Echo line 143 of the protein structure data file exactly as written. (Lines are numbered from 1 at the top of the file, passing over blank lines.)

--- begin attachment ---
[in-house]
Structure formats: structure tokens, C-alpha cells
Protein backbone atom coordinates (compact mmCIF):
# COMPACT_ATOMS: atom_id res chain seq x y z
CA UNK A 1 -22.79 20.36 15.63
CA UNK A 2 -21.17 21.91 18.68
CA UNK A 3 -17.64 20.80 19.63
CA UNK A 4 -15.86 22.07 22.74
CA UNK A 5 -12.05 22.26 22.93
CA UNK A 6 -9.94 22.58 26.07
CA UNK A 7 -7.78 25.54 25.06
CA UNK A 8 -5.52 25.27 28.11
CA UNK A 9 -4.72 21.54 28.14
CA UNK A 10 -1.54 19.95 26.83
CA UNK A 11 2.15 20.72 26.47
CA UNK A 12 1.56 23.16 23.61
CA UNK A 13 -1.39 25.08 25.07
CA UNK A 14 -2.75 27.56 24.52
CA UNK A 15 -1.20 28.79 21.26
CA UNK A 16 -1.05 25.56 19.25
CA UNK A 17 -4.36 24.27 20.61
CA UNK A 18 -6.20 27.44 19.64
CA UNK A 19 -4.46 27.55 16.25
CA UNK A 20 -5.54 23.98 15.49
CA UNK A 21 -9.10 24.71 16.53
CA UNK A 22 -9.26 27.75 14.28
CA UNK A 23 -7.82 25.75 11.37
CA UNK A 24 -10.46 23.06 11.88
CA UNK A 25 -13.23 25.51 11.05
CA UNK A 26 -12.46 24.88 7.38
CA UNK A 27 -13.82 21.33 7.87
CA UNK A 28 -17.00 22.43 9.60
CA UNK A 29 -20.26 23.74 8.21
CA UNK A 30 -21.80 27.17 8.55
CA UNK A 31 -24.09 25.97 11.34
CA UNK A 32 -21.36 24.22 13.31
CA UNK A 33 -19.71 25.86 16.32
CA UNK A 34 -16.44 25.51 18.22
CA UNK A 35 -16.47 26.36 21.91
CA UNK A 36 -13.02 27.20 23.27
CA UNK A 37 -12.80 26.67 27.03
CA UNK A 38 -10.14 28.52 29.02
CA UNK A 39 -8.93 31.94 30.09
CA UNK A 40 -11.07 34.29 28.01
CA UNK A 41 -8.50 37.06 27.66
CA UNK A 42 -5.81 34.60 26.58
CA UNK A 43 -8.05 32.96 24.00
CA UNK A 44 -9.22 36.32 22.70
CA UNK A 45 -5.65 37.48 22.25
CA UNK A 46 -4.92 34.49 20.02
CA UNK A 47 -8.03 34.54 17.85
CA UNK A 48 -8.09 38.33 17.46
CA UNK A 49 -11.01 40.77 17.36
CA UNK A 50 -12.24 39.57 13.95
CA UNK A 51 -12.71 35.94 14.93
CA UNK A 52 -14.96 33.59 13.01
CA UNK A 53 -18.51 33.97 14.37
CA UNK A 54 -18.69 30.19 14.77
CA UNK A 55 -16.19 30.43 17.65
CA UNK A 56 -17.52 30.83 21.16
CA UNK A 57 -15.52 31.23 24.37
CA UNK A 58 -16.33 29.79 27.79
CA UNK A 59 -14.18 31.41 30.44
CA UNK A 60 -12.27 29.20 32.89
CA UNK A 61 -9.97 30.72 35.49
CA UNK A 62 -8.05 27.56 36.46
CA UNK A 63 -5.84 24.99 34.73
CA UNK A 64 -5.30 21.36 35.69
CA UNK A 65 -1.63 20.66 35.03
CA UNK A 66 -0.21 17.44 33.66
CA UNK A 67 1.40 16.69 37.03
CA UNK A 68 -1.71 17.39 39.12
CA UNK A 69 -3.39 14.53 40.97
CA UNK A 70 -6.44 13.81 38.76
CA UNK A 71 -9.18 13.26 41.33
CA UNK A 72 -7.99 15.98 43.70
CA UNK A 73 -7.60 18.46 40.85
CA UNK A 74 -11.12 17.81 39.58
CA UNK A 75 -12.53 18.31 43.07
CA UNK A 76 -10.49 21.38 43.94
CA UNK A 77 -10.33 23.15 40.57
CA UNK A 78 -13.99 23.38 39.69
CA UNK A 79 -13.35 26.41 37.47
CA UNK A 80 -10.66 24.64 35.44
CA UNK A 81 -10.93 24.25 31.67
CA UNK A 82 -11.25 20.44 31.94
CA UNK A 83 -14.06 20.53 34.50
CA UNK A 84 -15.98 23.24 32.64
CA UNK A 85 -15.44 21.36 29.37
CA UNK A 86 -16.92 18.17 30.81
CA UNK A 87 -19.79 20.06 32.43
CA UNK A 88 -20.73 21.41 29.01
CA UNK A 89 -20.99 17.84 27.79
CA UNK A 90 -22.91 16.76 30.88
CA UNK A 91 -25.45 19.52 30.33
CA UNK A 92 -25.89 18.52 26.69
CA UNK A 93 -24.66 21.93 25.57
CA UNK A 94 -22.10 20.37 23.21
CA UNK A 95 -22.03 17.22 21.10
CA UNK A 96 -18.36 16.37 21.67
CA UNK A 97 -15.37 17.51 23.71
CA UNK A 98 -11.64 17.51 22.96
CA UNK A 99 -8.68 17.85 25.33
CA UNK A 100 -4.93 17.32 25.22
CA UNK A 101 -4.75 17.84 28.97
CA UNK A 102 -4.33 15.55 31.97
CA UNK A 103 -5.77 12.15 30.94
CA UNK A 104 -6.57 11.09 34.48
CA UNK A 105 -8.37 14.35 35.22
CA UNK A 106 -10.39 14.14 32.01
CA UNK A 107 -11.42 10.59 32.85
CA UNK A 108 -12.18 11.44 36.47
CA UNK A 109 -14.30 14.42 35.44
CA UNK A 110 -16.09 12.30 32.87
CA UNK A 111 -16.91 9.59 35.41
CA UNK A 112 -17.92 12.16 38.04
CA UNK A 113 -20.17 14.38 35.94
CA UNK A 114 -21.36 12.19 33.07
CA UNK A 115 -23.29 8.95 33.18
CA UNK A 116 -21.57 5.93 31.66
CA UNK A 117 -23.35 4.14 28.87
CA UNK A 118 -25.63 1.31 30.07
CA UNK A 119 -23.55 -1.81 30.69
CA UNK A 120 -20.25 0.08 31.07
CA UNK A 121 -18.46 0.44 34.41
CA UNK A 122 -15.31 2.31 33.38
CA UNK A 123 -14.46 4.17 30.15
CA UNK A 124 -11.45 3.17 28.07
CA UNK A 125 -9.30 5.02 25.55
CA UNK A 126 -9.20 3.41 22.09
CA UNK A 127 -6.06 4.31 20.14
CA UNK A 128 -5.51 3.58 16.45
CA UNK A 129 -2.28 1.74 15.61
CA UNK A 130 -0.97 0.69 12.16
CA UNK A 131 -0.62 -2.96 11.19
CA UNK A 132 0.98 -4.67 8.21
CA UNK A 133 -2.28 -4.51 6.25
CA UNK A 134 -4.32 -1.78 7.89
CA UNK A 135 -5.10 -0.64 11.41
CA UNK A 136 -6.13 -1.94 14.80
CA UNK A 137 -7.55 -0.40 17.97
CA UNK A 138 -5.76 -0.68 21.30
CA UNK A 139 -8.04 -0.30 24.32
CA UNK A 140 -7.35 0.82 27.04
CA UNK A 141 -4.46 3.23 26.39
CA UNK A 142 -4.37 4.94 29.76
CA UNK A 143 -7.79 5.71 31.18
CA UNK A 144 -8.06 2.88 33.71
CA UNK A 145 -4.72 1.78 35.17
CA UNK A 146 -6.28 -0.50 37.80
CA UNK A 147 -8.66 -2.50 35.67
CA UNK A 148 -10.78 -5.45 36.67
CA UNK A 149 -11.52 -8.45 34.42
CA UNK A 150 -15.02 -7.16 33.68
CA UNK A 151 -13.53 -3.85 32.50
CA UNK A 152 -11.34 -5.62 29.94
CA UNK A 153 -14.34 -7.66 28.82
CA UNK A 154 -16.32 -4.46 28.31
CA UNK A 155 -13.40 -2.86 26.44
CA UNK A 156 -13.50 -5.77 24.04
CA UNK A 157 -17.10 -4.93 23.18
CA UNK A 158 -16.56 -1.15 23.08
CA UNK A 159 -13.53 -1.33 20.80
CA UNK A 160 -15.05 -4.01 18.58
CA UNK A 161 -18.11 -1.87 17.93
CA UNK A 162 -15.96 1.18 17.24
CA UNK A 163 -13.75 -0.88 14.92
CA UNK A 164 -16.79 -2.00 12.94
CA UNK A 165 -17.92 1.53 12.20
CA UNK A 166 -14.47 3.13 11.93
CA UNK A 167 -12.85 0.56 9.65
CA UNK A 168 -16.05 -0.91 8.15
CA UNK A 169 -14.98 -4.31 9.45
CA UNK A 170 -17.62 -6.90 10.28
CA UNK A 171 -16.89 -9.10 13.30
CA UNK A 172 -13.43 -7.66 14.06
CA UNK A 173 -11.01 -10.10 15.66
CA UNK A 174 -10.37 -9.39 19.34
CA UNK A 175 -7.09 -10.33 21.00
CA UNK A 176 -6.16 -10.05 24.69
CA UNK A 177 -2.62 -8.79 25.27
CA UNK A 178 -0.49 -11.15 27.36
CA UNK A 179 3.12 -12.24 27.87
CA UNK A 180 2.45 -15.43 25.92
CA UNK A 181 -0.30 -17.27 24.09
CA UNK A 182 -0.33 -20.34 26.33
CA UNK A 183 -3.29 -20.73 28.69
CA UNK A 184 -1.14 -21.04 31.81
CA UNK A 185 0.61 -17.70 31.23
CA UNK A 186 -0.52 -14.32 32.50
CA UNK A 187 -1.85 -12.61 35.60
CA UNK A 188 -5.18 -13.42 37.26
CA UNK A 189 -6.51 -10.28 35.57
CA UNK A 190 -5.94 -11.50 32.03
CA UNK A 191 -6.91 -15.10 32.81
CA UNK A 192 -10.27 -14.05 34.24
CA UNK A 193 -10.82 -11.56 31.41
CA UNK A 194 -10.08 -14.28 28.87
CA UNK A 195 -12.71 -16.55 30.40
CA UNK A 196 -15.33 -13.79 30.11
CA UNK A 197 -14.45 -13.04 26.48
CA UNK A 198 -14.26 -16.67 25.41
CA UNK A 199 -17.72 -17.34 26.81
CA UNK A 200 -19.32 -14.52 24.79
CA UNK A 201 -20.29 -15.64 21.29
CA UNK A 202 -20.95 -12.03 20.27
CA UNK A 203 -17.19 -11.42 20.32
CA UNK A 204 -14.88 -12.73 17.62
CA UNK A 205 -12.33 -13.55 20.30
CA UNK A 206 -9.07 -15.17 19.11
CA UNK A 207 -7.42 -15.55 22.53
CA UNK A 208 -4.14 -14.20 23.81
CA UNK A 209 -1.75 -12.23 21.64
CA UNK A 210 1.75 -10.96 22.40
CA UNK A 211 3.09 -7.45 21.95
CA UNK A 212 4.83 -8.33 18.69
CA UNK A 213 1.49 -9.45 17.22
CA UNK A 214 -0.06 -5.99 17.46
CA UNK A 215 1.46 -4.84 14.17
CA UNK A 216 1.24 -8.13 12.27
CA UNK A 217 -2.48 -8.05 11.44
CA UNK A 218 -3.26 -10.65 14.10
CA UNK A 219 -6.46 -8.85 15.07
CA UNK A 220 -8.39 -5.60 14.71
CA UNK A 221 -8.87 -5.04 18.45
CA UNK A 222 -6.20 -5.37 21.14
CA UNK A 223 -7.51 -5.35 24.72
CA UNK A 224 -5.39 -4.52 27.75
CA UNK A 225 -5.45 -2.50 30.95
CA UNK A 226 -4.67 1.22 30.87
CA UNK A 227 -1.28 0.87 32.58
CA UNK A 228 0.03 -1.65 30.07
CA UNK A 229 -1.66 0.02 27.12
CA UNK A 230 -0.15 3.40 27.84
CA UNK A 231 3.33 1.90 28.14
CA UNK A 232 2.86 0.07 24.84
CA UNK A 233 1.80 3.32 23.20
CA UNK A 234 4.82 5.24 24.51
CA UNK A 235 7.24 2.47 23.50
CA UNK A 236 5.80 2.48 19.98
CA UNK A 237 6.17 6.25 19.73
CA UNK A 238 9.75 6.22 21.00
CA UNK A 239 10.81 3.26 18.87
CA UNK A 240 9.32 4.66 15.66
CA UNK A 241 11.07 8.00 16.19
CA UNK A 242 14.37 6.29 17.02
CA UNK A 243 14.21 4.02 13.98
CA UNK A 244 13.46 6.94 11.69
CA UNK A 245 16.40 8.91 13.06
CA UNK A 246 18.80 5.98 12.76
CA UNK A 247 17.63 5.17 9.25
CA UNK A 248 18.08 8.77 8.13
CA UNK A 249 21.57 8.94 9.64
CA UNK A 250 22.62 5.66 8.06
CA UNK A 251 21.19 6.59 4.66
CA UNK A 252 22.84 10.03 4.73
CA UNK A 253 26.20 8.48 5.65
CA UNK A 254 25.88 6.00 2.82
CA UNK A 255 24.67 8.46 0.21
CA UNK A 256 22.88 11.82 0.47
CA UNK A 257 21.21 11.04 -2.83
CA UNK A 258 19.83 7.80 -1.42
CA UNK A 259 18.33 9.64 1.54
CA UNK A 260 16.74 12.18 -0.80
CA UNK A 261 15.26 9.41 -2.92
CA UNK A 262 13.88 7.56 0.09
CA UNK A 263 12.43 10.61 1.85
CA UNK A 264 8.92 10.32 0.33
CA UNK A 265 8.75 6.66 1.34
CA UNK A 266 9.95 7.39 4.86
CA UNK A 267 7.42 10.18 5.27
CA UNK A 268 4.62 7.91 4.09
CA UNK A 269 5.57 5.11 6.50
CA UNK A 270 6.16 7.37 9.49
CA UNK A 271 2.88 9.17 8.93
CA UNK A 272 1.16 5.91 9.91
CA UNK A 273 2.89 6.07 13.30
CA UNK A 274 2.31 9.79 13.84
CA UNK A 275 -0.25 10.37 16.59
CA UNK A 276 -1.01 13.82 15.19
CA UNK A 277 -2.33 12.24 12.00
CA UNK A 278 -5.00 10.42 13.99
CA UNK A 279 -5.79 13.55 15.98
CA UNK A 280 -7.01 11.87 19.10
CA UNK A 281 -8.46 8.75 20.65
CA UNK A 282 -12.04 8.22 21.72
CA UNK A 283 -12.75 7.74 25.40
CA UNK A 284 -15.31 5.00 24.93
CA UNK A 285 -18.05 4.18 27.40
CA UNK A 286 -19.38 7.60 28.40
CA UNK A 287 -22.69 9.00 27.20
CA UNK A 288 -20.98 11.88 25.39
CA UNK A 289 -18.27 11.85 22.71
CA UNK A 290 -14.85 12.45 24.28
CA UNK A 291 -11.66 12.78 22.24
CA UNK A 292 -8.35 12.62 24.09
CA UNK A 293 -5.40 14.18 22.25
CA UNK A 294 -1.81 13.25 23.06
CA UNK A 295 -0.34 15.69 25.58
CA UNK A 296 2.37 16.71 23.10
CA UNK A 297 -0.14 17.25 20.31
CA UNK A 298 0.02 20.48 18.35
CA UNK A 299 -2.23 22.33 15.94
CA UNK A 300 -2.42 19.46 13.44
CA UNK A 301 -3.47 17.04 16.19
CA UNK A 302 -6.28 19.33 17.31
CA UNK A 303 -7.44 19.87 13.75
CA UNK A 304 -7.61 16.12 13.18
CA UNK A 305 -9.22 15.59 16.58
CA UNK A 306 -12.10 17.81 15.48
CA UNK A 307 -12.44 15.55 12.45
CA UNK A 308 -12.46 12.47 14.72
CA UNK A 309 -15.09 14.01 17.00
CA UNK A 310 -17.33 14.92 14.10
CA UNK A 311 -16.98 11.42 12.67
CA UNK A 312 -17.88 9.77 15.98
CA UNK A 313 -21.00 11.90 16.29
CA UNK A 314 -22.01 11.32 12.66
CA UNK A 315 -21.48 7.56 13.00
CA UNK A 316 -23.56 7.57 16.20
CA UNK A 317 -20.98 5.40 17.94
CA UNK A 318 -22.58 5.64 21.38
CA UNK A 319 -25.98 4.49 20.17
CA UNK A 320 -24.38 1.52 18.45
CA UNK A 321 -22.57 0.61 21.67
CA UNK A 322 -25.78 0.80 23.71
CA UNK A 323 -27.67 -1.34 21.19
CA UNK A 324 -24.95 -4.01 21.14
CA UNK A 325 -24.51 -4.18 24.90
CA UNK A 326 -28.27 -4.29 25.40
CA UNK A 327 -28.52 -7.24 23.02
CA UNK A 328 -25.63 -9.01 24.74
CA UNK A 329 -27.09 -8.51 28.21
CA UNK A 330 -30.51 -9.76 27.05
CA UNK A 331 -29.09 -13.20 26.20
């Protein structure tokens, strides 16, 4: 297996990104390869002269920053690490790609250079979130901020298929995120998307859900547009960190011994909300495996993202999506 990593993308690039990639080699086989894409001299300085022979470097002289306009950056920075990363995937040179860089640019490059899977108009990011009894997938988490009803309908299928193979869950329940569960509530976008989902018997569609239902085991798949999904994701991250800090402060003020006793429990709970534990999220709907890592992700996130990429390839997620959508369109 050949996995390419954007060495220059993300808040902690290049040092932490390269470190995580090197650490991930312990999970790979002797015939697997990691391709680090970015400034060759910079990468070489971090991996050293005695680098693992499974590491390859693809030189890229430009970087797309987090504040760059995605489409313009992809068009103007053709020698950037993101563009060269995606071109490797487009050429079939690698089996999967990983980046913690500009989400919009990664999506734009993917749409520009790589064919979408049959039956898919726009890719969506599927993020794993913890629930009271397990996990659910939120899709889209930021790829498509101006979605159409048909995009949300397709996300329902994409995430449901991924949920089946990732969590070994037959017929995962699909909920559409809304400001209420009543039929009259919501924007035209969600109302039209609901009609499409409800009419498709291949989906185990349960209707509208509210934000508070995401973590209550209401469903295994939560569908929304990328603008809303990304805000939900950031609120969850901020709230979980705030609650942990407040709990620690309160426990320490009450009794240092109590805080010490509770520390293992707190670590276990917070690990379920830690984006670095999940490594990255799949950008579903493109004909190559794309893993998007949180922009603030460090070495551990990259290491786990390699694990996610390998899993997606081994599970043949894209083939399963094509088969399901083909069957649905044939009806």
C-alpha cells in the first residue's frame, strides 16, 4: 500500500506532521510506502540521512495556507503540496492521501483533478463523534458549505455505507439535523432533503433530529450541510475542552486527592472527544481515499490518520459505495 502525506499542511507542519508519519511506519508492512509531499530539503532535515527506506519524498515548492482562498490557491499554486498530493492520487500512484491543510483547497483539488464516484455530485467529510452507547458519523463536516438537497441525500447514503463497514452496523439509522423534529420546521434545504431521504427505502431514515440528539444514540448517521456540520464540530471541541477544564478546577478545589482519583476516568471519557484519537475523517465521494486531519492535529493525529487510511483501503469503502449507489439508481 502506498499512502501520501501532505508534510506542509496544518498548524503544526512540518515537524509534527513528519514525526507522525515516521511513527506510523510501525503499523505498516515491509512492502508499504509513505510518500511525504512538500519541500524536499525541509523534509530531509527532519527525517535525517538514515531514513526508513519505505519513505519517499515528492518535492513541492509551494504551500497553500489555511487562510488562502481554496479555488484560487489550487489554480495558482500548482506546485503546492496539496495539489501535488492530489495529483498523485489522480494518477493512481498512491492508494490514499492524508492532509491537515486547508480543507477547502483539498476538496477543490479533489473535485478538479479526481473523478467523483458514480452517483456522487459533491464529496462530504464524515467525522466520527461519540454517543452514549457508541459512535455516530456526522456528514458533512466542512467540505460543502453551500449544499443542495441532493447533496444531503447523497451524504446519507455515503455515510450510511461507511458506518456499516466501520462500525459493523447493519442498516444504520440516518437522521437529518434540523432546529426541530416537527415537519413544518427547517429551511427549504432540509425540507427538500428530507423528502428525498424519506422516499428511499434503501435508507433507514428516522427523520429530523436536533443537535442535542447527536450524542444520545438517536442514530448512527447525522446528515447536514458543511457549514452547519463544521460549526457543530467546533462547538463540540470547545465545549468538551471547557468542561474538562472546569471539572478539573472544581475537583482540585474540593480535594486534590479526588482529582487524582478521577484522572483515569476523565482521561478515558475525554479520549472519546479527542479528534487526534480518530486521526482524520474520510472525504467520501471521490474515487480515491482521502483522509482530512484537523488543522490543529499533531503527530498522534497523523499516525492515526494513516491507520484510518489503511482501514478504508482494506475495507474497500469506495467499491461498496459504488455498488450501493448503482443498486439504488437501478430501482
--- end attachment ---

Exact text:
CA UNK A 139 -8.04 -0.30 24.32